7 June 2023
I’ve been helping a student of mine work on a mapping project these past few weeks, documenting the geology in Pleasant Grove Park in Fluvanna County. That’s in Virginia’s Piedmont geologic province, a land of rolling hills where we find the remains of the Iapetus Ocean basin, thence squashed and cooked at the roots of the young Appalachian Mountains. Pleasant Grove Park is an interesting place with lots of trails which supposedly hosts a contact between Laurentian-affinity and peri-Gondwanan terranes. Exposure isn’t all we could hope for, but there are some neat outcrops for sure.
Here’s one outcrop that I thought to be fairly impressive when I first walked up to it several weeks ago:
To my eye as a geologist of some vintage and experience, it was plain that I was looking at an unconformity surface exposed in this creek’s cut bank. But I soon realized that not everyone could make that out so plainly. I took the photo above and then posted it to the PVCC Geology Club’s Discord server, where I post daily challenges for my students. My expectation was that someone would be very quick to key into the difference between the exposures in the stream floor and those of the cut bank above, marked by a layer of gravel along the contact.
But that didn’t happen. There was an excruciating series of guesses and frustration as I said “nope” over and over. The students got the cut bank part, but they didn’t get that it was an unconformity until I drew in some lines annotating the photo.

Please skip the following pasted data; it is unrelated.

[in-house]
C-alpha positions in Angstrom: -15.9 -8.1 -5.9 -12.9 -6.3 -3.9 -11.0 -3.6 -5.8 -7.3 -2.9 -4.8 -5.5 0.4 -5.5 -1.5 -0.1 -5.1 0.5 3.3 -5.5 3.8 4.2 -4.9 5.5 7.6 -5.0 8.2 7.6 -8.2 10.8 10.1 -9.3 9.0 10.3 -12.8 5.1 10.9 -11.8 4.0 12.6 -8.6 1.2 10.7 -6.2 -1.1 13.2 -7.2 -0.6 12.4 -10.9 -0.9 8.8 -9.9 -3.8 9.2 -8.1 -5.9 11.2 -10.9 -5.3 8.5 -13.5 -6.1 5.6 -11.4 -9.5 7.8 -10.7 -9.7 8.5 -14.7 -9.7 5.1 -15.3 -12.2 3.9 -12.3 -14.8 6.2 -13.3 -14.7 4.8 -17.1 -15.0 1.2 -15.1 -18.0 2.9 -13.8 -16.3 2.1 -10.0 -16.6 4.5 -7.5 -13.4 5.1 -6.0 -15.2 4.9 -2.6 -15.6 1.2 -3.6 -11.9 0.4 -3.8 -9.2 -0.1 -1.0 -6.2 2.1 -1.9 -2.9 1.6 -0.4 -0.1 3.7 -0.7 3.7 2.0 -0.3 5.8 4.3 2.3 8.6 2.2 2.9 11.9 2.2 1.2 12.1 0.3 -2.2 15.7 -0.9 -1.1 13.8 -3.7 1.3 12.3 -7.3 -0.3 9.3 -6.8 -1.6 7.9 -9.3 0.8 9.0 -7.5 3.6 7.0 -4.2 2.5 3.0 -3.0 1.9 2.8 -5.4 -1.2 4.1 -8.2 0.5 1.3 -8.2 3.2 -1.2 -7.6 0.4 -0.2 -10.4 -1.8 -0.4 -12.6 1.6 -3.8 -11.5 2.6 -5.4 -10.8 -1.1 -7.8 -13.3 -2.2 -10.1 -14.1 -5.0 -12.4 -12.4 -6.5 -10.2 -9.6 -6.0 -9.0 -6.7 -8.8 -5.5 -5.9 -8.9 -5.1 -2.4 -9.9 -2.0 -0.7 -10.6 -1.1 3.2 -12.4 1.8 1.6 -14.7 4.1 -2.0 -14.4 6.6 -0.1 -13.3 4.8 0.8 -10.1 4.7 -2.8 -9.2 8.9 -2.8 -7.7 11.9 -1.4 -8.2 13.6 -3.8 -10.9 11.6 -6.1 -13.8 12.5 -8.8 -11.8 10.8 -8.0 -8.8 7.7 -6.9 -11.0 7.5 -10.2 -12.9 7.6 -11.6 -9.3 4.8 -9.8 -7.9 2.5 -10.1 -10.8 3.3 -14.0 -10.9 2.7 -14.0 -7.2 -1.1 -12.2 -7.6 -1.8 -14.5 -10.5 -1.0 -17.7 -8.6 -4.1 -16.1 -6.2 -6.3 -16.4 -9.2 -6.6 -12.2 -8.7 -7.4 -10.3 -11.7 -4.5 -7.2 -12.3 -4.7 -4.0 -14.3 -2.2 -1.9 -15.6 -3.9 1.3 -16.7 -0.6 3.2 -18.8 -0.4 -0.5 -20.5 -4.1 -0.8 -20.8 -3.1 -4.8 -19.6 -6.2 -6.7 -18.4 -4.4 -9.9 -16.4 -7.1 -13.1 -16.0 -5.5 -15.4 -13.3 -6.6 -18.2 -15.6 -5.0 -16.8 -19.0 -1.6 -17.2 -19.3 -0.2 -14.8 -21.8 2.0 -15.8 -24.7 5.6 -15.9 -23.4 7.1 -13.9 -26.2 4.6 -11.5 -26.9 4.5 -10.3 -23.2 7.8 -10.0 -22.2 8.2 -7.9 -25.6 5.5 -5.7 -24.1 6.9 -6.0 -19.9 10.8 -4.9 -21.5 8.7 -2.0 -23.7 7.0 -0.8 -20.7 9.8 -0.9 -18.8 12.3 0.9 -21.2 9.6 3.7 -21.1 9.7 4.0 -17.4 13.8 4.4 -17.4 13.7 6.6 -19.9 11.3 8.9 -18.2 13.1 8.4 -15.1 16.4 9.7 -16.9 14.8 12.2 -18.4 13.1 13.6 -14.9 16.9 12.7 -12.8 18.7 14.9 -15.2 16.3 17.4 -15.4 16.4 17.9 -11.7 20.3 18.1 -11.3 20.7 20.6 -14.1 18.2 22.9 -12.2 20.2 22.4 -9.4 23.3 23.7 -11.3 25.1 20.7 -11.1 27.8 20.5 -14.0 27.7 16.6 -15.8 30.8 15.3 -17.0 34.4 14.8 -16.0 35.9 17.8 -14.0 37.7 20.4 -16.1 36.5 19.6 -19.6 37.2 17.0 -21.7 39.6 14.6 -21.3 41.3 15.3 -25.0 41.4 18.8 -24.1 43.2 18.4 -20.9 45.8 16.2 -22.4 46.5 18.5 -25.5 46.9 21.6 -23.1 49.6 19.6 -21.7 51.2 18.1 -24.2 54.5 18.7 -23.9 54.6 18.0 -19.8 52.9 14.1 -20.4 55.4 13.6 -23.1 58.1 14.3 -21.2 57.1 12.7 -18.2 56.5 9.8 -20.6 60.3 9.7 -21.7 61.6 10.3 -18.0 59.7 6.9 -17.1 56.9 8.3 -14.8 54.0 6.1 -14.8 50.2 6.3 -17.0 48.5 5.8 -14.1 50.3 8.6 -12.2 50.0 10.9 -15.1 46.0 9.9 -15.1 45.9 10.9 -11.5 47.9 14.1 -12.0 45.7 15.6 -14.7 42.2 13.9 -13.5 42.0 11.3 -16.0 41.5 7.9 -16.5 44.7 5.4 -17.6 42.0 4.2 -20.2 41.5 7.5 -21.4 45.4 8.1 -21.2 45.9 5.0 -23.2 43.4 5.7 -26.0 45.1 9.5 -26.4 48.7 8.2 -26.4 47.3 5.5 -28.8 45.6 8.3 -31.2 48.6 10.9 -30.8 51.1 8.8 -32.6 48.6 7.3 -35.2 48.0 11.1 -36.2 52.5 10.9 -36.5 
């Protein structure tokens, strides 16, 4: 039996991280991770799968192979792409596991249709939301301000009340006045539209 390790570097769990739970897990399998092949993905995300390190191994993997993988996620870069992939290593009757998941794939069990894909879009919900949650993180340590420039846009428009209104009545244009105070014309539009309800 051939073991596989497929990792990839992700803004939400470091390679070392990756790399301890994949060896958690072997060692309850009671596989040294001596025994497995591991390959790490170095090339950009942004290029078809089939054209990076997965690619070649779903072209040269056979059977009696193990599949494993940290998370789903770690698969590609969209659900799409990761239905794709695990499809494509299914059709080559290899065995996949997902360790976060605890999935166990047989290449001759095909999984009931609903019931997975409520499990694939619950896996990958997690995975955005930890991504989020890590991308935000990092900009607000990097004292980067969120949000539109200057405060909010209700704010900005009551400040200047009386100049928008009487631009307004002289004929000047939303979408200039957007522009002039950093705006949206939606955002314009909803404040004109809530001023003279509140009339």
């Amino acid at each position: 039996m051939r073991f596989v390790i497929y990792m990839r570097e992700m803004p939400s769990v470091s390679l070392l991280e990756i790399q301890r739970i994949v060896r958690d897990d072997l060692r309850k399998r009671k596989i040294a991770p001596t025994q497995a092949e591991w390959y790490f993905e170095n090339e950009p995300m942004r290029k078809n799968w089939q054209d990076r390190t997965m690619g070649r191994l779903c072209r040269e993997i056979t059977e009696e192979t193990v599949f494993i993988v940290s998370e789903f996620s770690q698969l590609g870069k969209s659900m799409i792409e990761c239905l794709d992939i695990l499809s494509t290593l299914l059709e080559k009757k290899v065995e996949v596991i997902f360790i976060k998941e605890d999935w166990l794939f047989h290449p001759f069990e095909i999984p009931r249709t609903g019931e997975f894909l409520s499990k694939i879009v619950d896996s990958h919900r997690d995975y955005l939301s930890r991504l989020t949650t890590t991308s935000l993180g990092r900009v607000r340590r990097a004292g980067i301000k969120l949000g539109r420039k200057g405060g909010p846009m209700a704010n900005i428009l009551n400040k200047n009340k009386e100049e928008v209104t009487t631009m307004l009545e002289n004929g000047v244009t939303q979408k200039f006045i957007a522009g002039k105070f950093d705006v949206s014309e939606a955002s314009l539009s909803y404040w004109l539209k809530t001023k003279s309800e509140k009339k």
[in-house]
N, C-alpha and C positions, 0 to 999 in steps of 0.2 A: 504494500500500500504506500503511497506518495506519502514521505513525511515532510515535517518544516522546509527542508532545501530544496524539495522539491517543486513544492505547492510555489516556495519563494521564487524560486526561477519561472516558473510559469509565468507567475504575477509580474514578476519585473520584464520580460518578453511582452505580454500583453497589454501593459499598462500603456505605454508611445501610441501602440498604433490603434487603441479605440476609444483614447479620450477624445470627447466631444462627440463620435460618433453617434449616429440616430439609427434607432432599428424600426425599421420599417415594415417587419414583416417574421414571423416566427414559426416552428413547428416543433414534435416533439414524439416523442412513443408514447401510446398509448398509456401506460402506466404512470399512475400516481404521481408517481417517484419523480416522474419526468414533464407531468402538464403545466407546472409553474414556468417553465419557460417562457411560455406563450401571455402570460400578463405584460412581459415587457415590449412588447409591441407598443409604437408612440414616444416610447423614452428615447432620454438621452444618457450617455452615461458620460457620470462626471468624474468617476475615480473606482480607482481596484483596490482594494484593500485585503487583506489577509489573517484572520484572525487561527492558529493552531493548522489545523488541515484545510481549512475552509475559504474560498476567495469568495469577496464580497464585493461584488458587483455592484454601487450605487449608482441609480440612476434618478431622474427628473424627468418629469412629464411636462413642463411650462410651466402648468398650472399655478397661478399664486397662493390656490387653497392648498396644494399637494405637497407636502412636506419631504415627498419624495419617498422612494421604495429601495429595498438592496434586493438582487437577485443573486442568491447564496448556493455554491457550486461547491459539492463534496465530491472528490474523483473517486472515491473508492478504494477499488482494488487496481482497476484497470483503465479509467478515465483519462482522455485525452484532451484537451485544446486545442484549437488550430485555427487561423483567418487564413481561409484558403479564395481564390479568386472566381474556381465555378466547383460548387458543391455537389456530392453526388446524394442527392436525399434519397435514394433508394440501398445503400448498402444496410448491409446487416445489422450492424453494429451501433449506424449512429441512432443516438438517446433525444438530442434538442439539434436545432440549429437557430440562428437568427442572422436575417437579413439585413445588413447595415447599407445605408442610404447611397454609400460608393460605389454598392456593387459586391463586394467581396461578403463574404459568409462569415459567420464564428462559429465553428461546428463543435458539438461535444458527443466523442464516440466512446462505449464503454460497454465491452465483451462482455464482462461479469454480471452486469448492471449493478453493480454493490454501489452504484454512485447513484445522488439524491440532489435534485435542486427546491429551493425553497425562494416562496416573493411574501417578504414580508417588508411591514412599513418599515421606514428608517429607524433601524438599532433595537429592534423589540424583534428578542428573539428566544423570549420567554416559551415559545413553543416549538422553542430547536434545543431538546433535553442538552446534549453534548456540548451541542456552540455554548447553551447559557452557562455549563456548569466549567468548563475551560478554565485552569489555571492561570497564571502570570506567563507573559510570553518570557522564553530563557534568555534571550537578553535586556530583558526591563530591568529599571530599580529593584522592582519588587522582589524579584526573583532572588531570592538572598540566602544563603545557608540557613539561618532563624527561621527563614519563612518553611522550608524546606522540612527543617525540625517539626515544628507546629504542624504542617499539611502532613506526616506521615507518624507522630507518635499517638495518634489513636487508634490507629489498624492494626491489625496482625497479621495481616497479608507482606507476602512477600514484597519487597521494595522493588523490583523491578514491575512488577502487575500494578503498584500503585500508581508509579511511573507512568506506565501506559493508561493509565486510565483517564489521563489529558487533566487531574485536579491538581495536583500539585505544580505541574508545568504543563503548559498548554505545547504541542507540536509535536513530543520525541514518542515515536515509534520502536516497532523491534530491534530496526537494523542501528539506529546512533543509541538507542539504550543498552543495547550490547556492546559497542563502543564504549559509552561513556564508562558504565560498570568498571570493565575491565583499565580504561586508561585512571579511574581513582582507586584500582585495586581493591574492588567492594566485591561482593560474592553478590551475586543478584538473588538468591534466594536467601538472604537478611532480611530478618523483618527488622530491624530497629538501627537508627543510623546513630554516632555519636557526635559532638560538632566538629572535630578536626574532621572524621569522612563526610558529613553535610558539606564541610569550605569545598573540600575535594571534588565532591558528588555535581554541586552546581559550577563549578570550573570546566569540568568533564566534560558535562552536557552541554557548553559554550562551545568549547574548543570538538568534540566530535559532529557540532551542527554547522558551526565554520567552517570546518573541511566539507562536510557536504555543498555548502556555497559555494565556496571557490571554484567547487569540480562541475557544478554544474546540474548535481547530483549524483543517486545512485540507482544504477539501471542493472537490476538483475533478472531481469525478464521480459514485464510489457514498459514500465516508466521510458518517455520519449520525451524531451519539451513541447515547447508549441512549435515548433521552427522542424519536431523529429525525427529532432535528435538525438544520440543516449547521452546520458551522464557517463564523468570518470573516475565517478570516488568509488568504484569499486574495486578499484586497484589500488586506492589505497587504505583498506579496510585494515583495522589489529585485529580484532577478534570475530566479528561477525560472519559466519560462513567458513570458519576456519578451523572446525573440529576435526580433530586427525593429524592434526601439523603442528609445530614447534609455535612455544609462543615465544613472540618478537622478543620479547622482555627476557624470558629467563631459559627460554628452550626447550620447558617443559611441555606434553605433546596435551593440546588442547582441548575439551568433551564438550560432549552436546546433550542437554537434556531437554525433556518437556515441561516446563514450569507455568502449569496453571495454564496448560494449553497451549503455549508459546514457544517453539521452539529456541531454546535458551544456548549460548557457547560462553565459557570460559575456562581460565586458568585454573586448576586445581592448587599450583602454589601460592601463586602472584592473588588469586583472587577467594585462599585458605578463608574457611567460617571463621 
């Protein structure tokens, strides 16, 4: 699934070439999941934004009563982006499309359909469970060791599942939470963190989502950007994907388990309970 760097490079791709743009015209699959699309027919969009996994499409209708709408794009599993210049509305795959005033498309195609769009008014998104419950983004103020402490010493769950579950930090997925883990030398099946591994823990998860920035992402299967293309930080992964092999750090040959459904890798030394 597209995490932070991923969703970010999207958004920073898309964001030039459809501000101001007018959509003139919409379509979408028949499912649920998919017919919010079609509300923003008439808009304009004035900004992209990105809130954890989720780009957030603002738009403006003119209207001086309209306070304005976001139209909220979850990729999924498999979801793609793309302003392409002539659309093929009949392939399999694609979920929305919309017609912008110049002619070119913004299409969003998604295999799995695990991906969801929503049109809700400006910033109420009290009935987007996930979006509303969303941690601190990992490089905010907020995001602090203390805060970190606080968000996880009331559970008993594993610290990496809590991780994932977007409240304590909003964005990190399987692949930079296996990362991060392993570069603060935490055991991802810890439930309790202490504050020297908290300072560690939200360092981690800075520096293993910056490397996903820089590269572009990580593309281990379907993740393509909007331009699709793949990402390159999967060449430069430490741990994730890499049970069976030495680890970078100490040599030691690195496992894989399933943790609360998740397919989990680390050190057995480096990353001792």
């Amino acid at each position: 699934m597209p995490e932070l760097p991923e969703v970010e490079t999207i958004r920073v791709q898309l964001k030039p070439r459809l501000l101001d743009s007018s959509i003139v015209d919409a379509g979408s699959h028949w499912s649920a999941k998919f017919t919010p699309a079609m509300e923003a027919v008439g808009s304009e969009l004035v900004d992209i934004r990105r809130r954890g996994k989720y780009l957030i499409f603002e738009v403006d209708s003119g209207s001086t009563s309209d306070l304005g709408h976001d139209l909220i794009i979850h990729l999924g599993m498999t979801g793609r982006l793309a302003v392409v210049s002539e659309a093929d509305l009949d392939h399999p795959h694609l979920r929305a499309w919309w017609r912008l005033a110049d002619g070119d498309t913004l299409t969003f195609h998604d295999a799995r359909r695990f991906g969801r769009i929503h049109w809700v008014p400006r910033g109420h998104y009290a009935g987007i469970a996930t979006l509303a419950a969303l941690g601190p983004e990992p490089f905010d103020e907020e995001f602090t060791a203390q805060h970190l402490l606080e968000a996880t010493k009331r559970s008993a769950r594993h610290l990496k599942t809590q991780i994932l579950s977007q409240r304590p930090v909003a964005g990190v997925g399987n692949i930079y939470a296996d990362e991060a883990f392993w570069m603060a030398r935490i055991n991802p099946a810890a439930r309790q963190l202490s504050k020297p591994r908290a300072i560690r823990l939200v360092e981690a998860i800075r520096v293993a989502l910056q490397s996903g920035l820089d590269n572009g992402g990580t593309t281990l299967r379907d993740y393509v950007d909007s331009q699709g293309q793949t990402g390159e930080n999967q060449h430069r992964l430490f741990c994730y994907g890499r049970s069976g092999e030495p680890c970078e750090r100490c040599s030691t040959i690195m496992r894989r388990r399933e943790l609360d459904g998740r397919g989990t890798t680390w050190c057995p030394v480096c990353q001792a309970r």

I realized that I hadn’t set them up for success, because I took a pretty crummy photo of the outcrop.
Yesterday, back in the park, I resolved to do better. This time, before I took the photograph, I (a) positioned a sense of scale, (b) cleaned the bedload cobbles off the stream floor and swished away much of the sand and mud covering the trace of the metamorphic foliation, (c) removed stray vines and other vegetation from the outcrop, and (d) waited for diffuse light, eliminating the inconsistent exposure that comes from the dappled sunlight making its way through holes in the forest canopy. I also (e) changed the angle of capture to more fully capture the “pavement” exposure in the creek bed, with its prominent “diagonal” pattern of the trace of foliation.
This is the result:
A side-by-side comparison:
I think the key relationship is much plainer in the new image.
So much for my little discourse on outcrop portraiture!
23 May 2023
Greetings friends … It’s been slow around the blog for some time now, and partly that’s due to being very busy with the spring semester, and partly due to a lack of inspiration. But I have been inspired to keep birding, and now that the books are closed on the semester, I have some time to sit and think and feel around for strands of creative inspiration. So I hope to boost productivity over the summer – maybe not to the glorious levels of the heyday of this blog, but at least to better than once-a-month posting.
Anyhow: I’m at 146 species for my county in 2023, and when I checked in with you a month ago, that number stood at 111. Spring migration is the main boon – lots of new species flushing through our forests and mountains. It’s great to have hummingbirds back, and the brilliant blue indigo bunting. I’ve tracked down a few rarities, but mostly it’s been backyard birding for me. I’ve slipped from my highest ranking of #2 down to #5, and then clawed my way back up to #3 again.
I have a walk I do — I call it my Bird Walk — That starts at my house, and then heads down a nearby gravel road, crossing through forest, riparian zones, and open grassland, before looping back through a soggy wetland and then my neighborhood lake, and this time of year that route will net me ~50 species in an hour or so of walking. It’s about 4 miles, depending how far down the gravel road I choose to push it.